'Huxley brings extraordinary vigour and gusto to every page he writes' Spectator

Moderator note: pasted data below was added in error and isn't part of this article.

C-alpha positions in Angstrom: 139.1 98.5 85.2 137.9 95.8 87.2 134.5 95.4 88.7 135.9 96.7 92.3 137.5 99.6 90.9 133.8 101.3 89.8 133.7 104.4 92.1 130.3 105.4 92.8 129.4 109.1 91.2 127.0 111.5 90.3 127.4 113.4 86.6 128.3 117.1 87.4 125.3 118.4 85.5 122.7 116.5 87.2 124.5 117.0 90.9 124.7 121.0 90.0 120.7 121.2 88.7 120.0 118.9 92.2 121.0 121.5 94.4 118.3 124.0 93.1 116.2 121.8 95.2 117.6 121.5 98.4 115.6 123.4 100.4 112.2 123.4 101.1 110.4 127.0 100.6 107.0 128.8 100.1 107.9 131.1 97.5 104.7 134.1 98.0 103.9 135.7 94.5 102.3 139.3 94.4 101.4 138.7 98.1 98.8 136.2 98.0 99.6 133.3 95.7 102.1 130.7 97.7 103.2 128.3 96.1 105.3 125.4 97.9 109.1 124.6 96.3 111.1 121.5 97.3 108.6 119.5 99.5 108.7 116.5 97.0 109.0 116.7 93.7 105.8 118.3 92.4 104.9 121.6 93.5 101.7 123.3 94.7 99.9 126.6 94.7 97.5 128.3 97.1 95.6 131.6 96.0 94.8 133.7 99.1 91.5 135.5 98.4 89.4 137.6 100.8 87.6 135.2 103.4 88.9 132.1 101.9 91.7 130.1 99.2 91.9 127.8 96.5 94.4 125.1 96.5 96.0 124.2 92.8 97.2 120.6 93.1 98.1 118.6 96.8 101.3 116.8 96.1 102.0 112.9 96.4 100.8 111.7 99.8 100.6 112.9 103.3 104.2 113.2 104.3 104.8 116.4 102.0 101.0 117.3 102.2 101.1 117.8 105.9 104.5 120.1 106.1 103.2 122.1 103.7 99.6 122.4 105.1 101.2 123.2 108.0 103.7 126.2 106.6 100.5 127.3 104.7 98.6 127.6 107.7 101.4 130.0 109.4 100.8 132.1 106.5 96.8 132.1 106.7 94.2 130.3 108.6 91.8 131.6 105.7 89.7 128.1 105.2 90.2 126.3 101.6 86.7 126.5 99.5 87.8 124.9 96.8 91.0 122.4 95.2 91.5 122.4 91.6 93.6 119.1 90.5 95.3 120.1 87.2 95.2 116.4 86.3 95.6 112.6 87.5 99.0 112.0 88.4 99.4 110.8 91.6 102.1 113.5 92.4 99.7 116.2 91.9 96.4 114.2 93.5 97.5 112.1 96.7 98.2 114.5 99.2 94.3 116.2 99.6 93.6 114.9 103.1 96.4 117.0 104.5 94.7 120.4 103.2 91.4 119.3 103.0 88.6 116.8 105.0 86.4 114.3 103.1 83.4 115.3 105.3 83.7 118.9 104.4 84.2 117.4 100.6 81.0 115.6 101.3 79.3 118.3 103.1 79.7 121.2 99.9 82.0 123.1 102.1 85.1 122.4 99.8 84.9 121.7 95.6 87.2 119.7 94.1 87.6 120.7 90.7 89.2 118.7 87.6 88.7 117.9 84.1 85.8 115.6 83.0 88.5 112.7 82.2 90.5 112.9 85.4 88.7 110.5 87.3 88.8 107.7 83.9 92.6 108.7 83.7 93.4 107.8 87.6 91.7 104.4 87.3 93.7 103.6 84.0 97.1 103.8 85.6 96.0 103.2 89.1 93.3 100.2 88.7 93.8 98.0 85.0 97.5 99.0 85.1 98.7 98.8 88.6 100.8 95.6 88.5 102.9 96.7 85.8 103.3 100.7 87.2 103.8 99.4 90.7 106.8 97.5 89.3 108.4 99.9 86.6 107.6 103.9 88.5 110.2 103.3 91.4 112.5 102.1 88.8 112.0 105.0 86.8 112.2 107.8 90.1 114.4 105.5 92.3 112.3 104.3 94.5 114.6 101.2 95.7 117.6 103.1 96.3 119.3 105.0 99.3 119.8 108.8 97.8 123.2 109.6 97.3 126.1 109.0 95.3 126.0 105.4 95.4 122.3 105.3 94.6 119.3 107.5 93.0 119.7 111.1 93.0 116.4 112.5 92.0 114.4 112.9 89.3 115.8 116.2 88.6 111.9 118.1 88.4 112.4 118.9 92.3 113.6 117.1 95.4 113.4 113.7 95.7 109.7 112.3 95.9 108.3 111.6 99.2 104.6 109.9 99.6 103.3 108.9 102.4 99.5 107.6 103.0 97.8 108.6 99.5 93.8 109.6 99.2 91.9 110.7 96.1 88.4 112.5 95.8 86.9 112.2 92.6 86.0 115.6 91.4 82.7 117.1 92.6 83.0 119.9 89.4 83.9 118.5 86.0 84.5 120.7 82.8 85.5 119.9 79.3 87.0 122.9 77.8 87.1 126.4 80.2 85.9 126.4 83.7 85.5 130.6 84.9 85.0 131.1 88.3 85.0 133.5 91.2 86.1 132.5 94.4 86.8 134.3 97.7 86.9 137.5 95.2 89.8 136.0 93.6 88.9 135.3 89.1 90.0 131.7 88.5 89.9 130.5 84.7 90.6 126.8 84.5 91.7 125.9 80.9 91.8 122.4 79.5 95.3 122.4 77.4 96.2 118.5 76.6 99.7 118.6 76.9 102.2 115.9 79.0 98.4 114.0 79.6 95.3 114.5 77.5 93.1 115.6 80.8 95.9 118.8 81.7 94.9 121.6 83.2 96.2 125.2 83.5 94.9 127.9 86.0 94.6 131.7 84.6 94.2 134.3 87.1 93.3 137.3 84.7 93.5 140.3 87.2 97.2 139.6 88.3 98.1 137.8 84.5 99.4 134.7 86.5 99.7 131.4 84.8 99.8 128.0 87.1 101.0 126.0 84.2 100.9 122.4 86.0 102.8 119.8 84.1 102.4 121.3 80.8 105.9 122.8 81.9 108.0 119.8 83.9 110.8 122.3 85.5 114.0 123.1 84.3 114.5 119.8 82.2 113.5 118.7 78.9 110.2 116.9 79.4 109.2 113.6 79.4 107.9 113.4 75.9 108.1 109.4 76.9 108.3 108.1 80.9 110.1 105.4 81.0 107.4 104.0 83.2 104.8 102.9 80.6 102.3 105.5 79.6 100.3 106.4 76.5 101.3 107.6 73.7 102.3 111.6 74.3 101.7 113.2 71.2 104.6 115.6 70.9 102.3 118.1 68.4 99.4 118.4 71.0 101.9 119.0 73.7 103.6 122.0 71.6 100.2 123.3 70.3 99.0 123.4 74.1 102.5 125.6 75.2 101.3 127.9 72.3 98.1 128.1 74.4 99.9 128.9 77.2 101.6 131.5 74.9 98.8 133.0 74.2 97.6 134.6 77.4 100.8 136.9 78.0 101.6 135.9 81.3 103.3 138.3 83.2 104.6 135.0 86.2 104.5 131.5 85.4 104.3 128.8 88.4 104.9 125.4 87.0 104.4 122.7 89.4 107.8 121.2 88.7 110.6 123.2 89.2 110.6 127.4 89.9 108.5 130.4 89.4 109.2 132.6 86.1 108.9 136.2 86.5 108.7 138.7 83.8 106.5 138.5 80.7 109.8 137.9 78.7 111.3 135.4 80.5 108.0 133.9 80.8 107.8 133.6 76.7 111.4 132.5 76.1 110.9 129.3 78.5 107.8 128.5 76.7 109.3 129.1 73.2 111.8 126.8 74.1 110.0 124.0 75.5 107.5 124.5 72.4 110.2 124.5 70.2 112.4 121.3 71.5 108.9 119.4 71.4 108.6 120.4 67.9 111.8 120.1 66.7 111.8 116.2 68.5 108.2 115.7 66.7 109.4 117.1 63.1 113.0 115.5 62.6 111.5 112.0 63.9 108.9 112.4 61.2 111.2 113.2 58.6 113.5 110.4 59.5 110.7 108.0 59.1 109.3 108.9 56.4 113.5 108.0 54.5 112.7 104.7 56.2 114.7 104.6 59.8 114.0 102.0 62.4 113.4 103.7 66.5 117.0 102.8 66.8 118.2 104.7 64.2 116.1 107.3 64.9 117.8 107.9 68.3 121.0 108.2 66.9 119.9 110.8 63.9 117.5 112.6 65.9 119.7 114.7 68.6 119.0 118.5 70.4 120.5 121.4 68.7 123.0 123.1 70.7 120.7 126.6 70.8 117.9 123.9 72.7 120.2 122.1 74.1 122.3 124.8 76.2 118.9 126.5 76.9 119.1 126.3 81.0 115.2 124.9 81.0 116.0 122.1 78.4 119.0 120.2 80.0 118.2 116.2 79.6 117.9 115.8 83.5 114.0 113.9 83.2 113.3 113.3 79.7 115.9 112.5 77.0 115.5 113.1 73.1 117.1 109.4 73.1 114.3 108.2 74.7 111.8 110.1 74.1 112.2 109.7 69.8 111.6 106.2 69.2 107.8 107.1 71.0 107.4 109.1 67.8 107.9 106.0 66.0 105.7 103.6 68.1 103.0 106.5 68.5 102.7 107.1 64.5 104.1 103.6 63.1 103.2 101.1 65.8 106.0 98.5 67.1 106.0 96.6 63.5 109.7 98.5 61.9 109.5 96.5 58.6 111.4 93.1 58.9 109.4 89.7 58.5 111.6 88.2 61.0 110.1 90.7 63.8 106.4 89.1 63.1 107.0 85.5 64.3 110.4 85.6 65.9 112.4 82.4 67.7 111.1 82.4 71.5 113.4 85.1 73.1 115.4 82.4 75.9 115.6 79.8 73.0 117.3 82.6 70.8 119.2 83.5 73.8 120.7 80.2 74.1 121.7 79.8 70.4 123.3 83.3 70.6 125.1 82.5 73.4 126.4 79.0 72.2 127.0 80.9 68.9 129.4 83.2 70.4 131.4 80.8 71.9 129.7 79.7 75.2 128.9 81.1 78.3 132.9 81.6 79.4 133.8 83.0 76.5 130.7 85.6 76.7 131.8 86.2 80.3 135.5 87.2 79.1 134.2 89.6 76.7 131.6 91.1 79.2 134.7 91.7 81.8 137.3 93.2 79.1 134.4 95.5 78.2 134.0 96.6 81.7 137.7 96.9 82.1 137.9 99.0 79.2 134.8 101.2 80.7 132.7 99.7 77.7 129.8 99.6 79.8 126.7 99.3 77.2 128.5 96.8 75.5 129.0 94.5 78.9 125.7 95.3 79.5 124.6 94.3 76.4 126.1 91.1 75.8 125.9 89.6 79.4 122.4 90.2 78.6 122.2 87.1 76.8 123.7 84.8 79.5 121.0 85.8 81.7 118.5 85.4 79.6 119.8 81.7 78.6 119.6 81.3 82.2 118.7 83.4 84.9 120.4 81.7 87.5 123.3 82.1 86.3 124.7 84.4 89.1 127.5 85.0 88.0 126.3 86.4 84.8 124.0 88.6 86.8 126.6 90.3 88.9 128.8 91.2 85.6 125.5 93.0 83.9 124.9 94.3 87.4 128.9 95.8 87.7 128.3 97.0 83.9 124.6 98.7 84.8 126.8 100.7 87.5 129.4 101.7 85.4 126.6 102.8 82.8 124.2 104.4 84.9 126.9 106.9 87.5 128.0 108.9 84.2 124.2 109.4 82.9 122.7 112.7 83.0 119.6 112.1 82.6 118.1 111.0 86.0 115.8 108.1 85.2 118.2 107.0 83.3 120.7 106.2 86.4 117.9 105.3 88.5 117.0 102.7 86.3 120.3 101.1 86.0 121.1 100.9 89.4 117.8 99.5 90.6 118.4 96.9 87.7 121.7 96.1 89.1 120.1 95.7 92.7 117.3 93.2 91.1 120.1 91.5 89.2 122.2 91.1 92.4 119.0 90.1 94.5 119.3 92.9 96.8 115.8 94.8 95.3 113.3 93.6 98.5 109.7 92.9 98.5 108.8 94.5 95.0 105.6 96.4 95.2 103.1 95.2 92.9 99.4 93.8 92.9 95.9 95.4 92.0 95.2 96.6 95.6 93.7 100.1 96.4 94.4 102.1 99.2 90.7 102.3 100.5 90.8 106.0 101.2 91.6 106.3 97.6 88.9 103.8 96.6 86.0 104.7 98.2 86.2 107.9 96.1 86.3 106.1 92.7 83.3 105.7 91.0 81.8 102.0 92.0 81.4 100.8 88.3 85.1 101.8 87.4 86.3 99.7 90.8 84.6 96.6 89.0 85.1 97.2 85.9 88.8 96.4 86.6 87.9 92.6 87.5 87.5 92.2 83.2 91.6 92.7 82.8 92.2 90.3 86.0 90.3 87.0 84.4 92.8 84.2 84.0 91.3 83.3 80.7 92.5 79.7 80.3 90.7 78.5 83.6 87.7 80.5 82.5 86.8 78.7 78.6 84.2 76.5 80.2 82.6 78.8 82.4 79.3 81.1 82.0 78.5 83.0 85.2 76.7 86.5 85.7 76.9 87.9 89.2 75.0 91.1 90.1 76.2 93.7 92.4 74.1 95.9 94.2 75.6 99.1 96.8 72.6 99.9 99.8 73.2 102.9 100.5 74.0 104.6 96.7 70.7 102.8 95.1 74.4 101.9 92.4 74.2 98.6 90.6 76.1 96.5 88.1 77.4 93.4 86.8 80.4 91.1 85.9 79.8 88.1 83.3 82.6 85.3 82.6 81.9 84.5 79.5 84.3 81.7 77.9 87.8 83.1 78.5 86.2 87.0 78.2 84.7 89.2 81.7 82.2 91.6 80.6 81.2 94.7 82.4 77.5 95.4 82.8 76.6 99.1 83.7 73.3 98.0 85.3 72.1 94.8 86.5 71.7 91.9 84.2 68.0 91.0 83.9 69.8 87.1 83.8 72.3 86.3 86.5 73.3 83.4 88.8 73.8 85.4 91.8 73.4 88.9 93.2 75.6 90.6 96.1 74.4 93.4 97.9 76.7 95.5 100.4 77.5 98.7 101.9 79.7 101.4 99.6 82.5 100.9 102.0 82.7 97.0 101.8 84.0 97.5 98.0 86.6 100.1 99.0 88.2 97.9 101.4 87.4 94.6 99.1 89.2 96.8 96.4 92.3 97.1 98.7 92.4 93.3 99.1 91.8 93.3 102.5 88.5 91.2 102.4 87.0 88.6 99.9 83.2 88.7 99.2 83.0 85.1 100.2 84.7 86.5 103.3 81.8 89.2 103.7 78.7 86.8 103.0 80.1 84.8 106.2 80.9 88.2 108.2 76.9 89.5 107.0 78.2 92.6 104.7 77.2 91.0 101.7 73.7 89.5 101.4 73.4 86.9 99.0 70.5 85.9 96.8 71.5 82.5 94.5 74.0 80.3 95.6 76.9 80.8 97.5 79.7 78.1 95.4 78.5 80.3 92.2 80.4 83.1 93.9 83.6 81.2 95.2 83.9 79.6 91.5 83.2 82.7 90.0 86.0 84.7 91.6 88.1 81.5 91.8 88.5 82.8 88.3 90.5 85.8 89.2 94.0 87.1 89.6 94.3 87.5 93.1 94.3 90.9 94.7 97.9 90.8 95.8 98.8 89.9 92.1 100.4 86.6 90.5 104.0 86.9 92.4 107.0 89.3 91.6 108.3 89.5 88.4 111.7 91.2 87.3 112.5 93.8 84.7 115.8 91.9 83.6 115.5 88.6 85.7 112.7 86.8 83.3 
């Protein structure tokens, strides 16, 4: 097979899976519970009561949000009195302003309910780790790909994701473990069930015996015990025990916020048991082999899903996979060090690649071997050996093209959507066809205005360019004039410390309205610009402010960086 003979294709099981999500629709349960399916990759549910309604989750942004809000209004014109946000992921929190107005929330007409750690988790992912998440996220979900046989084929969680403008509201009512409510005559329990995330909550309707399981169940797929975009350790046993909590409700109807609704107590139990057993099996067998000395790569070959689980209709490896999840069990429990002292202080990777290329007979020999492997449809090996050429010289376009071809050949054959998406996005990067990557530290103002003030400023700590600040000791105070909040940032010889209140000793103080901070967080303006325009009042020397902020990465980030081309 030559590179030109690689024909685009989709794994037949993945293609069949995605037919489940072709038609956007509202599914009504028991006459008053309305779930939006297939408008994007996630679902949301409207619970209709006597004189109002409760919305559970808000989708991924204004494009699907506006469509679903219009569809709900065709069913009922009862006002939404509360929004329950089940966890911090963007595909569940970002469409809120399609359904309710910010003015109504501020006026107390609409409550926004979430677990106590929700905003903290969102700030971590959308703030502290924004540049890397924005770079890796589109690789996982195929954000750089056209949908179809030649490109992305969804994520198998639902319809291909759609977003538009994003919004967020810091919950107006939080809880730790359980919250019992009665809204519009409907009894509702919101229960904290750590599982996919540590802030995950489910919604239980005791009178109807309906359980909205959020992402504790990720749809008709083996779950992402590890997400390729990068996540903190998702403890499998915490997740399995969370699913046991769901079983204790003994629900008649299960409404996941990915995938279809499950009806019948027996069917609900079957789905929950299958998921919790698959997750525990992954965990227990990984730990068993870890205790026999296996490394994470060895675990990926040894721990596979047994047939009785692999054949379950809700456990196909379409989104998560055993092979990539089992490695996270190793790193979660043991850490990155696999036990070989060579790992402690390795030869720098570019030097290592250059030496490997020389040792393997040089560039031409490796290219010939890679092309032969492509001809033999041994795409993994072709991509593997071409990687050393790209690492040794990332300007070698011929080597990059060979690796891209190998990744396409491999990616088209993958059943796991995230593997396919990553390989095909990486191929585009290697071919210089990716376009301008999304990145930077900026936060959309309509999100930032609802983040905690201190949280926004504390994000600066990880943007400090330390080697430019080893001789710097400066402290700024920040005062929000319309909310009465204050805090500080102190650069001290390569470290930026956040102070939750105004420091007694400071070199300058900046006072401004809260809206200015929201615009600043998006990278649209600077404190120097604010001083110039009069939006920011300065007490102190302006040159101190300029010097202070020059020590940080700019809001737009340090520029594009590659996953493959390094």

When Theodore Gumbril hits upon the notion of designing a type of pneumatic trouser ('a comfort to all travellers, indispensable to first-nighters, the concert-goers' friends') to ease the discomfort of the sedentary life, he decides the time has come leave his position as a housemaster in a boys' public school and seek his fortune in the metropolis. But post-First-World-War London seems to be gripped by a fever of hedonism. Gumbril is soon caught up in the delirious world of aesthetes extraordinaire Mercaptan, Casimir Lypiatt and the thoroughly civilised Myra Viveash, and finds his burning ambitions are beginning to lose their urgency-A contemporary commentator coined the word 'futilitarian' to describe the type of desultory, pleasure-seeking intellectual Huxley pinned so mercilessly to the literary map in ANTIC HAY. Wickedly funny and deliciously barbed, the novel epitomises the glittering neuroticism of its decade.